Revised Nursing Home Regulations and Returning to Facilities

Late last year, the Centers for Medicare & Medicaid Services (CMS) released revised nursing facility regulations, including those that address a patient’s return to a facility following a period of hospitalization. This issue deals with bed holds, or the timeframe within which a facility must accept a patient back after hospitalization. State law determines bed hold policies, but federal law requires facilities to notify patients of their bed hold rights, both before a patient is hospitalized and at the time that a patient is transferred to a hospital. Federal law also specifies other patient rights as they relate to bed holds.

Notice prior to the transfer of a patient, which typically occurs during the admissions process, must include a description of the applicable state law on bed holds and the ability of the state’s Medicare program to pay for a bed hold. Federal law requires that the notice be given to the patient well in advance of any transfer. The same information must be given to the patient at the time that he or she is actually transferred.

Federal law also protects a patient’s right to return to a facility, even if the hospital stay has exceeded the bed hold, no bed hold was available, or the patient did not request a bed hold. This right, however, is available only to patients with Medicaid or Medicare coverage and a need to return to the nursing facility; it is not an available option for private pay patients. This right allows the patient to return to his or her previous room, if available. If that room is unavailable, the patient is entitled to the next bed available in a semi-private room with a roommate of the same sex.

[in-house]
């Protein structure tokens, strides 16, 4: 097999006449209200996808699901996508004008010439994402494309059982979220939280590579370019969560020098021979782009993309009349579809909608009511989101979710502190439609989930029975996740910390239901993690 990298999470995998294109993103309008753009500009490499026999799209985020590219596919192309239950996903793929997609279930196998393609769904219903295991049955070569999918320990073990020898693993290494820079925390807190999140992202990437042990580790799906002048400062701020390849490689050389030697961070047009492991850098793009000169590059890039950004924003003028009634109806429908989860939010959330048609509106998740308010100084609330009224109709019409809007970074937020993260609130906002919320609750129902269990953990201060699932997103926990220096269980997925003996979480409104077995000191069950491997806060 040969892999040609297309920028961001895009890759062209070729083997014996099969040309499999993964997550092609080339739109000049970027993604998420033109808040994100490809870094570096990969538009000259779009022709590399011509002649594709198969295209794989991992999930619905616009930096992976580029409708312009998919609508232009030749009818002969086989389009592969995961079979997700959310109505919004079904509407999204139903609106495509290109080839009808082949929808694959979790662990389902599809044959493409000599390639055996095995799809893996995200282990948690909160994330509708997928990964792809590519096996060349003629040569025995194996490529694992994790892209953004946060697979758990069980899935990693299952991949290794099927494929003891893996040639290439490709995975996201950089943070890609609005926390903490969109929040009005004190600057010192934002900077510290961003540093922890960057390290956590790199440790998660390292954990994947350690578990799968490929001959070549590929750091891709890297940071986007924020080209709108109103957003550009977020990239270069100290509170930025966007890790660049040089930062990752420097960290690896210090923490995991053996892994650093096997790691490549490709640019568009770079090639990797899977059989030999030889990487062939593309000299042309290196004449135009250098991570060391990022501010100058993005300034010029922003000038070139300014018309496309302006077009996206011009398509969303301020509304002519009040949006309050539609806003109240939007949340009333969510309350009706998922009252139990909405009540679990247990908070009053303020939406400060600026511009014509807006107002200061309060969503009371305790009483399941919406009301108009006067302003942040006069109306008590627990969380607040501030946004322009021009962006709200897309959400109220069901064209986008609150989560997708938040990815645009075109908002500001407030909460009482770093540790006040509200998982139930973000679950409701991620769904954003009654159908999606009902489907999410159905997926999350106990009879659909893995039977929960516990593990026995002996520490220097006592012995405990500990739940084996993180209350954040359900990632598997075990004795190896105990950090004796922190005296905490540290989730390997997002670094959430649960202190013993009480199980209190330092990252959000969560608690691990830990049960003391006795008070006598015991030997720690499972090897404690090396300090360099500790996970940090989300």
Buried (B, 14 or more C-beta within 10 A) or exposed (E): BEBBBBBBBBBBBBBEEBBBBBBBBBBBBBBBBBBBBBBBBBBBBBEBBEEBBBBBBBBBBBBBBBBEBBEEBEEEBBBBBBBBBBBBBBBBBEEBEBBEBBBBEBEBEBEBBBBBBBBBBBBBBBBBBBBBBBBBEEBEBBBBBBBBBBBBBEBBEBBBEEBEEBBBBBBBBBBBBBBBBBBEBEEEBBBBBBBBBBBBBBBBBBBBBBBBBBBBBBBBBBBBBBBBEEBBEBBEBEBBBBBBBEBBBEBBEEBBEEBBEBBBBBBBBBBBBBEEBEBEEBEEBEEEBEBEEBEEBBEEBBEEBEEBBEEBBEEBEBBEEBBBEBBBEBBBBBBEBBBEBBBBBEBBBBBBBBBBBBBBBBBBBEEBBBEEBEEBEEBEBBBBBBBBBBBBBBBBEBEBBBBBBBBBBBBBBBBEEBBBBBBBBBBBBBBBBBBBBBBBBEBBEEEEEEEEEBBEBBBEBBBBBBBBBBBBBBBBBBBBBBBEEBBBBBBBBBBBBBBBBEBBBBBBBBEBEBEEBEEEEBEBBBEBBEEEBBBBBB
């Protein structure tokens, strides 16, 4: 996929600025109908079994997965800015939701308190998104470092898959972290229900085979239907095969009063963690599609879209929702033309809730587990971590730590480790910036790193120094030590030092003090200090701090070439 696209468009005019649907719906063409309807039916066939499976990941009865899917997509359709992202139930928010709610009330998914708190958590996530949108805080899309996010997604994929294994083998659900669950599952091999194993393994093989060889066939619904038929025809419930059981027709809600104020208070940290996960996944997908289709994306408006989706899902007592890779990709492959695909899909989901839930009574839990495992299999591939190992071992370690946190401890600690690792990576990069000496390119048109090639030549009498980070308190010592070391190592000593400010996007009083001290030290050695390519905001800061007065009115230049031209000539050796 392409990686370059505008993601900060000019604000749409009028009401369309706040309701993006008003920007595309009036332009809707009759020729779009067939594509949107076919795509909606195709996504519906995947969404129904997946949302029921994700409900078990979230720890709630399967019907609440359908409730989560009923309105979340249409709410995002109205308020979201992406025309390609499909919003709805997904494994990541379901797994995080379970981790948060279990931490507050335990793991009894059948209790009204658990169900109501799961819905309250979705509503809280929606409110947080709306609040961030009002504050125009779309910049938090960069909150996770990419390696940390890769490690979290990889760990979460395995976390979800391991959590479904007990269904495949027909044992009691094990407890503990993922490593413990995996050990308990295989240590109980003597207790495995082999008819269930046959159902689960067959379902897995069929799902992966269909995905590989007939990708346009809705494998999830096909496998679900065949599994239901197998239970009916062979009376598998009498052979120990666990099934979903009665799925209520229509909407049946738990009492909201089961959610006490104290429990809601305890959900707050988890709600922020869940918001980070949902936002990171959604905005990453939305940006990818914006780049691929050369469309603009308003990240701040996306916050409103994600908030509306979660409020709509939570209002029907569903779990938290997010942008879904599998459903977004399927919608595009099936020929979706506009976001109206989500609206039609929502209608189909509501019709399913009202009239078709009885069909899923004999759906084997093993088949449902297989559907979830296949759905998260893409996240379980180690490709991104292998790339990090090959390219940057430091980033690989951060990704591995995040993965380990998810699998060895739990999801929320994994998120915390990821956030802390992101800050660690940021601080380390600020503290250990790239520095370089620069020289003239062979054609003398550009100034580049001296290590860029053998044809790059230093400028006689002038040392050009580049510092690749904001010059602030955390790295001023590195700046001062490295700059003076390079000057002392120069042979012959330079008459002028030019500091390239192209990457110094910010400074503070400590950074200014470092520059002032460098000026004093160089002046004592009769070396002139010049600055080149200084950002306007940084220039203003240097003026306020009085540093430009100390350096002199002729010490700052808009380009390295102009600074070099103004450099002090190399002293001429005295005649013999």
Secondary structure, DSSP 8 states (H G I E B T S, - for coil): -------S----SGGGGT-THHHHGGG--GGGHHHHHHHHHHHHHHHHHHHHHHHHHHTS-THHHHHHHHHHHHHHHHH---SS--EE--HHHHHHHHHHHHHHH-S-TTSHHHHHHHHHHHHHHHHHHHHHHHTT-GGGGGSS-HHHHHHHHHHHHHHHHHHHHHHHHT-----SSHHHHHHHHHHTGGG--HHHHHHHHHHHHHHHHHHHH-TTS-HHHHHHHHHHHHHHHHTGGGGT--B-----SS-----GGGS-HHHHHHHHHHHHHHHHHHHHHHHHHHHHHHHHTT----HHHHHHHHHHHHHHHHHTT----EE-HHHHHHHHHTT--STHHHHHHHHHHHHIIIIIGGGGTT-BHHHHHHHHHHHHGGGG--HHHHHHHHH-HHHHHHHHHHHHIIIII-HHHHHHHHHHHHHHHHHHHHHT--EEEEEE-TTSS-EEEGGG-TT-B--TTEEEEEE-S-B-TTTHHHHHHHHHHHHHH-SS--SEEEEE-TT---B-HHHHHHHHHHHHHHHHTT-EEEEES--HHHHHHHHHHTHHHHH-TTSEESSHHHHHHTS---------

If a facility denies a patient the right to return to the facility following a hospitalization, claiming that the facility can no longer meet the patient’s needs, the patient has a right to appeal. However, as a practical matter, it is time-consuming to appeal a refusal, particularly in light of the fact that the facility is likely to continue to refuse to admit the patient and the hospital is likely to pressure the patient to leave. Under the newly revised nursing home regulations, the facility must comply with transfer/discharge procedures if it is choosing to deny the patient readmission.

All too often, care between nursing facilities and hospitals is inconsistent, which can result in harm to your loved one; medication errors and other interruptions in consistent care can be deadly to a senior citizen. The Wisconsin elder abuse lawyers of Boller & Vaughan know how devastating it can be when you entrust your loved one to the care of others, only to have that trust completely betrayed. Our attorneys are dedicated to protecting your rights and those of your loved ones in all types of circumstances. We handle nursing home abuse and neglect cases on a daily basis, and we know how to get the relief to which you may be entitled. Don’t hesitate to fight back against a neglectful or abusive nursing home, assisted living facility, or hospital that has caused harm to your loved one. Contact us today and see how we can help.